The reoccurring argument of my ‘Deconstructing Comics’ series is why one thing is considered visual and the other considered craftwork? SS#11 proves the difference. The above image is an example of why I categorize this as craft over visual. In All Star Superman we saw how the illustrations of a panel tell a second story amidst the main plot of a work. Craftwork, if wielded with skill and forethought, can tell a “third story.”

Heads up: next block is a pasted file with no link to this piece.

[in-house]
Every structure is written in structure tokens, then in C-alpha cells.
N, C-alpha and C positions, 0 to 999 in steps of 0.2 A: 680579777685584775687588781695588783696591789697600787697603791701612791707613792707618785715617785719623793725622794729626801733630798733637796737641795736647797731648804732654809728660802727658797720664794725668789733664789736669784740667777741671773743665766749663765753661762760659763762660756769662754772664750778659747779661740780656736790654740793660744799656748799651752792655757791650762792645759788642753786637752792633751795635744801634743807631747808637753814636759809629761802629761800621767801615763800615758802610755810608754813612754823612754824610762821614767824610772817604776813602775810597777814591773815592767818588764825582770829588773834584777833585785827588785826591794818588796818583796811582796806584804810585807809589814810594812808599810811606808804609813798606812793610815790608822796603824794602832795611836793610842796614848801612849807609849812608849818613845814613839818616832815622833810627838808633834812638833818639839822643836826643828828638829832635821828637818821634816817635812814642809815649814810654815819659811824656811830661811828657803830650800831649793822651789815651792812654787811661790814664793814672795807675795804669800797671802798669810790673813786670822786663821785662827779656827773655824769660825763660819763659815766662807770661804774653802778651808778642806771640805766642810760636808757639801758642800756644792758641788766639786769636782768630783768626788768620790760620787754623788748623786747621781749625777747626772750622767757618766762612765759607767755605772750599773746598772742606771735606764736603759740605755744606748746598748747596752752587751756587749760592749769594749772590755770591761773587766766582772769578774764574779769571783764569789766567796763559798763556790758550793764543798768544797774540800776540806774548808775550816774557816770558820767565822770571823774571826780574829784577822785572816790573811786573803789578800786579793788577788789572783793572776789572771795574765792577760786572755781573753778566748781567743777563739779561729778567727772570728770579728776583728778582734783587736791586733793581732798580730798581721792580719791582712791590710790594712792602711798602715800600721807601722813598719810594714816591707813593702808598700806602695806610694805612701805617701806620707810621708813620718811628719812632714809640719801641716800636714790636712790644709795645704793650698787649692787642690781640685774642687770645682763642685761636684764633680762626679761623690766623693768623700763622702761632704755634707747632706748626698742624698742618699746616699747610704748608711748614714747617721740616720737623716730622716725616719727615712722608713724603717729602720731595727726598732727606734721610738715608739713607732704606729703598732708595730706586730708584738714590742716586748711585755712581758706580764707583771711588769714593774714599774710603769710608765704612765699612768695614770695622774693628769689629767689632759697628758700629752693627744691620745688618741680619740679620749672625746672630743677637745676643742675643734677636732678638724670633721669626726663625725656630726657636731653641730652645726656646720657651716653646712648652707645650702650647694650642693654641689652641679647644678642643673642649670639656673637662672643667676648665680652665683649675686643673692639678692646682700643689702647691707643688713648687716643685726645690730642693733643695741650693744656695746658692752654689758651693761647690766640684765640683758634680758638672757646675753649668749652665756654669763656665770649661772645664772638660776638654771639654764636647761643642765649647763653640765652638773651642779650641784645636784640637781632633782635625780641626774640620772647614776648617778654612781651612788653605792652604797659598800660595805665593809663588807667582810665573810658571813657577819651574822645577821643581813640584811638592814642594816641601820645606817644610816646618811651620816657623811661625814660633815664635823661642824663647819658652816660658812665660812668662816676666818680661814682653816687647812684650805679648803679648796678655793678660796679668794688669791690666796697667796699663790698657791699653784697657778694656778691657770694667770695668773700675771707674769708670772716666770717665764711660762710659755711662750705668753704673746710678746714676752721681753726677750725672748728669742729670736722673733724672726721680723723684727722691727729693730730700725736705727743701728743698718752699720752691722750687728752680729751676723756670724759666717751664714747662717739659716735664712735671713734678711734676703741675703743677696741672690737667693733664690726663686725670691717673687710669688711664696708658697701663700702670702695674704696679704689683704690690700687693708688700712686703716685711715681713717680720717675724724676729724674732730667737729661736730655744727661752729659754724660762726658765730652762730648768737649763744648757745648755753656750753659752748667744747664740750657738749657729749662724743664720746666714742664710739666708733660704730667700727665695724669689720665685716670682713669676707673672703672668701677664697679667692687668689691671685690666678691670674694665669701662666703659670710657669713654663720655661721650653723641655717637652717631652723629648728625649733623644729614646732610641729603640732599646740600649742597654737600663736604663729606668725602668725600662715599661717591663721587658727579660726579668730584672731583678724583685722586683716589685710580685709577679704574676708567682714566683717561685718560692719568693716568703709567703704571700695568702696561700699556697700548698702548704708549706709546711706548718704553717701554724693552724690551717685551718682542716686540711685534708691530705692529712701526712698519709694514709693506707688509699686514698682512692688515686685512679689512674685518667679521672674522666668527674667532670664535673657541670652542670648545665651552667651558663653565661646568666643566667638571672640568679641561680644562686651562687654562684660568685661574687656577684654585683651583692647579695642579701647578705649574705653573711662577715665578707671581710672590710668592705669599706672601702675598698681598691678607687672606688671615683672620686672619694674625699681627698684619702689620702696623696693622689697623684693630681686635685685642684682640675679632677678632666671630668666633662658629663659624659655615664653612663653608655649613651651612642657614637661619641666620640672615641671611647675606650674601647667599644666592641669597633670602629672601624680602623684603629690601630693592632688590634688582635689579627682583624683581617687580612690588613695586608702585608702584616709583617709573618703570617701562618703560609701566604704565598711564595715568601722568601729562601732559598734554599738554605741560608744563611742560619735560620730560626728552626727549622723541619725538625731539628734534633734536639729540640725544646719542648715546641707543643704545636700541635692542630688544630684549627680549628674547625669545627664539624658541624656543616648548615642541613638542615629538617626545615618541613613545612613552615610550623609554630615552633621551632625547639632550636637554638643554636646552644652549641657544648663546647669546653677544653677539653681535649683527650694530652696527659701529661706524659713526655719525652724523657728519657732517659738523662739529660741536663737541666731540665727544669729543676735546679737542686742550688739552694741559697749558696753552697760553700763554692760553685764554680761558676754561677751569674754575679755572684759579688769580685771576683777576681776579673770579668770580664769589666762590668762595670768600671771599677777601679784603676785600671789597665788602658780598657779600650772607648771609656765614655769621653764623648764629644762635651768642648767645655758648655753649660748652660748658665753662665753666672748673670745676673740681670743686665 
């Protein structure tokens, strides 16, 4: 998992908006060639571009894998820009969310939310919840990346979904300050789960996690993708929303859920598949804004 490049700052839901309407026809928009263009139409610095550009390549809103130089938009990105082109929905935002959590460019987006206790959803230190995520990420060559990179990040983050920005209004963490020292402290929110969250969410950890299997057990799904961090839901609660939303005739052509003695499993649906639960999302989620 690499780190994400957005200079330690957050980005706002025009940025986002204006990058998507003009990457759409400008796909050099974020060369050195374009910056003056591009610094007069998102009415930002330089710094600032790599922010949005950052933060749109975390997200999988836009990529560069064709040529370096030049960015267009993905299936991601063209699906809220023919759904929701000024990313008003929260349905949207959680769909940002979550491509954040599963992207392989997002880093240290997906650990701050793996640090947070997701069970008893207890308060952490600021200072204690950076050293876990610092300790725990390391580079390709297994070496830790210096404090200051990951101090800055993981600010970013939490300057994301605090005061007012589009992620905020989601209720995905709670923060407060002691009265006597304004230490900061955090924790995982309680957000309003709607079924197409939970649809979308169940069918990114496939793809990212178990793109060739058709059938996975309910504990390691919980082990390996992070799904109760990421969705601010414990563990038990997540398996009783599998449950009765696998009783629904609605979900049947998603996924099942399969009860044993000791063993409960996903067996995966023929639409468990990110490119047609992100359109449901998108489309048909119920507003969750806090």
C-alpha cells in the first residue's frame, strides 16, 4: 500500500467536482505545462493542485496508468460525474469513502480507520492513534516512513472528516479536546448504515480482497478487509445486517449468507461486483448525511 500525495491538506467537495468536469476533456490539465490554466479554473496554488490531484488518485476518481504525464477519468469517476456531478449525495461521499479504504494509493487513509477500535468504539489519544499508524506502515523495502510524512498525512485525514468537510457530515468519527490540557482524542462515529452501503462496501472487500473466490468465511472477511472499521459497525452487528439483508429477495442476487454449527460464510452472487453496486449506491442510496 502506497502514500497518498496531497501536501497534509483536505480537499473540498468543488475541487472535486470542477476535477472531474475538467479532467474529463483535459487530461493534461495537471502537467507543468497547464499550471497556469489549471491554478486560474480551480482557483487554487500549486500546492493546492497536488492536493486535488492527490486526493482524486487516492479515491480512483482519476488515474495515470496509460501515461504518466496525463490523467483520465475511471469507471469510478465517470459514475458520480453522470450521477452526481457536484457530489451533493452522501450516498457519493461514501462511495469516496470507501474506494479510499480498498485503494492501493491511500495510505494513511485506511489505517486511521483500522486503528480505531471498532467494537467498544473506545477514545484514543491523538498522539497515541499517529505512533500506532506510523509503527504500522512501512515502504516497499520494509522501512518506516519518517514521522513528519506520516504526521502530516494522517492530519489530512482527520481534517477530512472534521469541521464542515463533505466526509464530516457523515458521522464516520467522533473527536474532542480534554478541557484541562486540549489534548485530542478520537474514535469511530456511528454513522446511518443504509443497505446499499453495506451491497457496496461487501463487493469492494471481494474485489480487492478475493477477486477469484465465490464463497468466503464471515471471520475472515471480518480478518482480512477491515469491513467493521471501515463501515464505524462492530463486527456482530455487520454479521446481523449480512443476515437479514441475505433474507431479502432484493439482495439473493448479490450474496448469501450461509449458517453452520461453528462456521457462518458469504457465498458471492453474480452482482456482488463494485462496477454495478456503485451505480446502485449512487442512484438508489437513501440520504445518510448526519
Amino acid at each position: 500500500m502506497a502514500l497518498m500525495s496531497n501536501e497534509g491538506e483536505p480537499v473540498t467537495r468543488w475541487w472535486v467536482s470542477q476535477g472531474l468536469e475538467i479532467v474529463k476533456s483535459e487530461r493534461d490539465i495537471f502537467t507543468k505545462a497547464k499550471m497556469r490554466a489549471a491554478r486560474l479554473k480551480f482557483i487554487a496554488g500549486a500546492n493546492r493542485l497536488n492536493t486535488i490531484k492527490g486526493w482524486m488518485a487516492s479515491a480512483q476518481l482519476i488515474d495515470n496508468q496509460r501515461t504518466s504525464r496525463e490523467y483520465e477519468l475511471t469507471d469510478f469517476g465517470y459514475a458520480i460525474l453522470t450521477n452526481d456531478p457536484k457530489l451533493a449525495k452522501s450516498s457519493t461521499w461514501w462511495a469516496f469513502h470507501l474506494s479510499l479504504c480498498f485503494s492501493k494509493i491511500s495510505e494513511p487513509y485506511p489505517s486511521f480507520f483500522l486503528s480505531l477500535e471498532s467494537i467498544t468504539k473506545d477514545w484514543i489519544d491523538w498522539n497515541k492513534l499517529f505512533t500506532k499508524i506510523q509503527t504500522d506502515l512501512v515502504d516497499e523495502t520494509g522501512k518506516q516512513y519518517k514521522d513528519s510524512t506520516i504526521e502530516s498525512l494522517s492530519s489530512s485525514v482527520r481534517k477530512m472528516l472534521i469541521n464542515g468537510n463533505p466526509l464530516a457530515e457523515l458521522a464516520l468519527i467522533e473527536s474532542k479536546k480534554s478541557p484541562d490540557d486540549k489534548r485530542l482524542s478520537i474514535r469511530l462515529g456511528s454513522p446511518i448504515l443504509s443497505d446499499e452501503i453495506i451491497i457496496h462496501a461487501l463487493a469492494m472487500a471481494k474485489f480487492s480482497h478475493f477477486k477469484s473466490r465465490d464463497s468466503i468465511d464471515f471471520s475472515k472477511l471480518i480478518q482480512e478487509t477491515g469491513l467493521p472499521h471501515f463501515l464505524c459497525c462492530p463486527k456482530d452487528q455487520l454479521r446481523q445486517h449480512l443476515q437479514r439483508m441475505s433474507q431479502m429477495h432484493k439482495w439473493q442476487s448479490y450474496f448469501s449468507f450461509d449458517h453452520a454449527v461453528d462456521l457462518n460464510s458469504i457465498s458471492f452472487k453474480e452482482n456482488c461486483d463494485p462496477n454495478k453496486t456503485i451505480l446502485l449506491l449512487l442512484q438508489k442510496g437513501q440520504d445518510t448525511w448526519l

Just as the characters are trapped in a worm hole time loop, by designing the comic book in this way the team is trapping the audience in with the characters. It is a way to make the reader feel what it is like to be stuck repeating actions and conversations indefinitely and, ultimately, to feel what it is like to liberate oneself from the repetition. The design of the book is embedded with clues and direction for the audience to follow so that the solution is not entirely impossible to find. If you notice, each panel is designed like a signpost to direct traffic along the page. There are subtle arrows drawn into the panel ends so the audience’s eye follows along seamlessly. Be wary of betrayal because the arrows manipulate you into the warp loop. Should the reader not take a moment to solve the problem they would probably miss the ending stream of the book and feel frustrated or cheated. That is the exact same feeling Silver Surfer expresses as he senses the motions of the loop. Just as the audience is trapped in figuring out how to puzzle their way out of the rotation, so is Silver Surfer. The mechanics of this comic demand the participation and interaction of the reader to solve the puzzle. This creates empathy with the characters as they too are stuck in the loop and trying to find their way out. The craft of this book conjoins those two emotions perfectly. It expresses the story of Silver Surfer and his friends struggling to find a sanctuary while at the same time expressing the story of the helpless reader trying to solve the puzzle of reading this comic book.